“The impact that FSU has had on me is that it has helped me value research, and it has broadened my understanding of being a scholar…”
When Yolday Diaz-Barreto came to The Florida State University, he was met with C.A.R.E., and looking back, the 21-year-old says that made all the difference in the world.
“My most treasured experience at FSU is coming in through C.A.R.E.,” he says, referring to The Florida State University Center for Academic Retention and Enhancement.
C.A.R.E.’s mission is to promote retention and graduation of Florida State students who are among the first in their families to attend college. The Center also provides preparation, orientation and academic support for students who, because of economic, cultural or educational circumstances, face unique challenges as they pursue their undergraduate educations.
“C.A.R.E., in my opinion, is the best transition program available and a very helpful experience,” says Diaz-Barreto, who is the first in his family to attend college.
Attracted to The Florida State University by its top-rated College of Criminology and Criminal Justice, Diaz-Barreto followed through on an interest in criminal justice he developed in high school.
Diaz-Barreto chose to major in Criminology/Criminal Justice and Political Science. As an Honors in the Major student, he is currently preparing an Honors Thesis focusing on crimes against humanity in Chile.
“What I like about FSU the most is the study environment and the fact that most of the faculty is really passionate about what they do. This allows me to embrace what I am doing and to be passionate about what I can do, as well,” says Diaz-Barreto, who is a senior and anticipates graduating with a bachelor’s degree in May 2010.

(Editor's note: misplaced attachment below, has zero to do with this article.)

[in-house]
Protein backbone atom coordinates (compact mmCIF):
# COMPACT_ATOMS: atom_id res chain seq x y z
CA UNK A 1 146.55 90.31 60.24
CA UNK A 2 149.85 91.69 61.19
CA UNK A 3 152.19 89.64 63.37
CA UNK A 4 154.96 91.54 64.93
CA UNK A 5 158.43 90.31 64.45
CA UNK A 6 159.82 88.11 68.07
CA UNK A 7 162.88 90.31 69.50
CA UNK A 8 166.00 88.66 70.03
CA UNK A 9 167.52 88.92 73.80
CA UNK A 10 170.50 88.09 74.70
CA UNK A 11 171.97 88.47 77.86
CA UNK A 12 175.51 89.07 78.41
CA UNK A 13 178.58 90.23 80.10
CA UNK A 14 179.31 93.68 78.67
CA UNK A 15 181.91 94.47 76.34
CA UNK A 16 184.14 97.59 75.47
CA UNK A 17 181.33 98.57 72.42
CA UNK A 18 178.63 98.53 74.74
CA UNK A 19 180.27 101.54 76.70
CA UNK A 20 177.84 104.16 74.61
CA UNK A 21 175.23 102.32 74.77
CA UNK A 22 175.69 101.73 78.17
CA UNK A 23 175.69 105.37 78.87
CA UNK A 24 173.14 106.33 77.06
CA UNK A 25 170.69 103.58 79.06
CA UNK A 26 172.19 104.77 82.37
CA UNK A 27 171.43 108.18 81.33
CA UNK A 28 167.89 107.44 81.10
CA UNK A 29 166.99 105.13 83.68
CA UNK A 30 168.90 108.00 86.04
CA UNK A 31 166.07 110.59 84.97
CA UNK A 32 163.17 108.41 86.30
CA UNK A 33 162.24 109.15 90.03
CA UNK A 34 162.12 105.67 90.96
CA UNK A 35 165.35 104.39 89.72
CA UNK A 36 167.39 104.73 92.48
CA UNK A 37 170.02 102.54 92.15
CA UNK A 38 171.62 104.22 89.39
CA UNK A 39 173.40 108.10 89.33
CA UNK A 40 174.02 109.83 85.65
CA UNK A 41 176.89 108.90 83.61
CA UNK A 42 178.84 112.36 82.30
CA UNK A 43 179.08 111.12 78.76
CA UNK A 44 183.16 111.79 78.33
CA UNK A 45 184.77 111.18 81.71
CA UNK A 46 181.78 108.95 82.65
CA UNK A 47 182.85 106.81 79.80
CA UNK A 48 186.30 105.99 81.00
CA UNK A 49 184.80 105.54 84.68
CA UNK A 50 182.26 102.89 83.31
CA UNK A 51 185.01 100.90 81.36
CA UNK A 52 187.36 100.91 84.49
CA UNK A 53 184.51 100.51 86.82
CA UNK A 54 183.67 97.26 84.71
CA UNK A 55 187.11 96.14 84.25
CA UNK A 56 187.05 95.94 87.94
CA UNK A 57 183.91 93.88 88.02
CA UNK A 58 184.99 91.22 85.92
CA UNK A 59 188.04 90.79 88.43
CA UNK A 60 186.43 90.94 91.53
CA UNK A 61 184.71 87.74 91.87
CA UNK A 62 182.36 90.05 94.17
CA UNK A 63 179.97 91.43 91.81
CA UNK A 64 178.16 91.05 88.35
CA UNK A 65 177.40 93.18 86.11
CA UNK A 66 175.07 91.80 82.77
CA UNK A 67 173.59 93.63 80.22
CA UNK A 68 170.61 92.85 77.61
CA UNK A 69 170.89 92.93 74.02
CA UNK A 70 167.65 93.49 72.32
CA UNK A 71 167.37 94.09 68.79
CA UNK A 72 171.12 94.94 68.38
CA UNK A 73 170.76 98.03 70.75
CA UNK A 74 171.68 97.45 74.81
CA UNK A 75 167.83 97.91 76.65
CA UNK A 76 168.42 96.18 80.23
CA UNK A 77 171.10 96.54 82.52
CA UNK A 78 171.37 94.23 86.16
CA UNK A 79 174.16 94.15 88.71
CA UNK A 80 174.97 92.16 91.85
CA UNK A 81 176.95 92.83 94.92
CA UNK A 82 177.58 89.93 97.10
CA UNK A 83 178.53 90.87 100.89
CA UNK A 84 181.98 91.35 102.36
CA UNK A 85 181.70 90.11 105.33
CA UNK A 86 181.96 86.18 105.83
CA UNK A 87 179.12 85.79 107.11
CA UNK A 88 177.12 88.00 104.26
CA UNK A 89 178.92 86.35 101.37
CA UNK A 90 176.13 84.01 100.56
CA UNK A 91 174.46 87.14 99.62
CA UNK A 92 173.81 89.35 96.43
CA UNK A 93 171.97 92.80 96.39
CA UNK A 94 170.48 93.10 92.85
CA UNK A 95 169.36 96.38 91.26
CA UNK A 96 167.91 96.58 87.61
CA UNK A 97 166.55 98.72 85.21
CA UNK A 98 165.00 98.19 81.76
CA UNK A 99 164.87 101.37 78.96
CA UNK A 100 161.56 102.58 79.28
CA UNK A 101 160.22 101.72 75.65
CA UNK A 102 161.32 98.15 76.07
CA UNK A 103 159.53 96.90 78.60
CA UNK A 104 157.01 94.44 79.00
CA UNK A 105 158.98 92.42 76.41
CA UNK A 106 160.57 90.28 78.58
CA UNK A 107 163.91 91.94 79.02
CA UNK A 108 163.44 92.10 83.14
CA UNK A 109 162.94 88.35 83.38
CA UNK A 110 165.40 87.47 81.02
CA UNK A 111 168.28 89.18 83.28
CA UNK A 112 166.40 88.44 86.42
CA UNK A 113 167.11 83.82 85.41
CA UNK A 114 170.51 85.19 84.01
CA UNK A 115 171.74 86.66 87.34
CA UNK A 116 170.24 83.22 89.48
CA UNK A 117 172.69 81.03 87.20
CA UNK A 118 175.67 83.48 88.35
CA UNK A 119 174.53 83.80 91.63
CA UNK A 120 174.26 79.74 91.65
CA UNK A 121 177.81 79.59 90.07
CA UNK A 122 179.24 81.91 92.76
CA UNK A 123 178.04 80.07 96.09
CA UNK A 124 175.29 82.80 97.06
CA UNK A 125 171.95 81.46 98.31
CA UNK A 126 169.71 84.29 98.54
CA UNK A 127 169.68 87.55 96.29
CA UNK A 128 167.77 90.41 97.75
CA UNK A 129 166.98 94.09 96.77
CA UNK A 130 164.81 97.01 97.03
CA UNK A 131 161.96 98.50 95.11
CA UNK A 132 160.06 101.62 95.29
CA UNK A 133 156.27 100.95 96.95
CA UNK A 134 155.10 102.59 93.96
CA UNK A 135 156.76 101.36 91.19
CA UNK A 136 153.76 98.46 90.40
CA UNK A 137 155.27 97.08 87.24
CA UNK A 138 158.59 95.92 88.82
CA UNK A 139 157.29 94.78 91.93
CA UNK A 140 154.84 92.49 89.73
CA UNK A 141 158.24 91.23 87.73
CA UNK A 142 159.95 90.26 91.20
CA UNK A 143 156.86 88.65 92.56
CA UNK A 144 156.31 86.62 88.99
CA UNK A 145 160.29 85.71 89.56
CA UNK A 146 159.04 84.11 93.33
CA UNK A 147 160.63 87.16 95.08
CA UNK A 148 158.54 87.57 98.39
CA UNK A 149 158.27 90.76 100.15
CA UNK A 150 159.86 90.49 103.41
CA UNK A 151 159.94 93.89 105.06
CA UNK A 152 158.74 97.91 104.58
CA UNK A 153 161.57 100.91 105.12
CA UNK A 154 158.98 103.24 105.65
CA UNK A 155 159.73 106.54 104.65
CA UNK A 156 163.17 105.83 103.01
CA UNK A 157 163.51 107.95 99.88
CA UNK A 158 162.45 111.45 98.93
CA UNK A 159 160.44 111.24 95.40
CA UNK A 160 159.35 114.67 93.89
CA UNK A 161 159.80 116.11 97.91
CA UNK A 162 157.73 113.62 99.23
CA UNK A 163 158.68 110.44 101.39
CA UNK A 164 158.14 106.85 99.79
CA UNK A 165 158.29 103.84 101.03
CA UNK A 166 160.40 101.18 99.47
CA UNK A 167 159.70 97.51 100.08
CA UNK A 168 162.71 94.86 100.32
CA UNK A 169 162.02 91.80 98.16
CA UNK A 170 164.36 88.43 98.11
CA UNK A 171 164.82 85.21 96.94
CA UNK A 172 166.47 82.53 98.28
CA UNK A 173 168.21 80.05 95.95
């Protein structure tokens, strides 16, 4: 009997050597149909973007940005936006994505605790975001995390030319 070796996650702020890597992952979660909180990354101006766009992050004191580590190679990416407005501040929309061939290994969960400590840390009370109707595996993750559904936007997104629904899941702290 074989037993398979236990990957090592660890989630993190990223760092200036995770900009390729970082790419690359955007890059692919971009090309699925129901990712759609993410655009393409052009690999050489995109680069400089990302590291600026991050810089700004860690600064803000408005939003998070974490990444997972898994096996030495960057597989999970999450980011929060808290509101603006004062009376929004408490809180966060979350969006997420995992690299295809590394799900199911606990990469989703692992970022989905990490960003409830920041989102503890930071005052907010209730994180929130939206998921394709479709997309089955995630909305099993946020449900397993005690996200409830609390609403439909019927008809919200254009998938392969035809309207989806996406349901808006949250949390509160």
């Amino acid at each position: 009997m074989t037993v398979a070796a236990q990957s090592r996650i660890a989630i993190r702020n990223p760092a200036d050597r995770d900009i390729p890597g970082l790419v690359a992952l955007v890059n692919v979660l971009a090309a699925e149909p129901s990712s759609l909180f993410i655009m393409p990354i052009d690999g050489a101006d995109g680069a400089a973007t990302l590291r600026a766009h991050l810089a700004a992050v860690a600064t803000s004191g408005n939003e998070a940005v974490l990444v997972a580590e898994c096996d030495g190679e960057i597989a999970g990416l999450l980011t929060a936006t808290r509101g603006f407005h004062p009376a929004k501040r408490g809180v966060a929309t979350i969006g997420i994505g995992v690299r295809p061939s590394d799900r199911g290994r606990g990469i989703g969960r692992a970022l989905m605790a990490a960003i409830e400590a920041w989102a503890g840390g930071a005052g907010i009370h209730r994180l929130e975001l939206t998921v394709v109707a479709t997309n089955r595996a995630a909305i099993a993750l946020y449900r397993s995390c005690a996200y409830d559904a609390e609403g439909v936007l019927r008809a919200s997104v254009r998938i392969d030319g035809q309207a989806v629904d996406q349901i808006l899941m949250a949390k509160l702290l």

A dean’s list and president’s list scholar, Diaz-Barreto belongs to Phi Eta Sigma; the National Society of Collegiate Scholars; and Golden Key International Honour Society, for which he is the honorary member liaison.
“I have chosen to participate in these organizations because they are prestigious, have value and are very respectable,” he says.
What’s more, Diaz-Barreto has worked to reactivate the Alpha Phi Sigma Criminal Justice Honor Society, “of which,” he says, “if everything goes well, I would be the president.”
Although he has his short-term goals clearly in sight, Diaz-Barreto admits he is still considering his post-graduation options.
“I am indecisive right now,” he says. “I would like to continue my education, but I don’t know what I would like to do.” Diaz-Barreto says he is considering perhaps pursuing a master’s or a law degree. Or, he could see himself going to work for a federal agency, he says.
Whatever he chooses, Diaz-Barreto credits his education at The Florida State University for giving him a firm foundation to build on.
“The impact that FSU has had on me is that it has helped me value research,” he explains, “and it has broadened my understanding of being a scholar, which I think would ultimately help me in future endeavors.”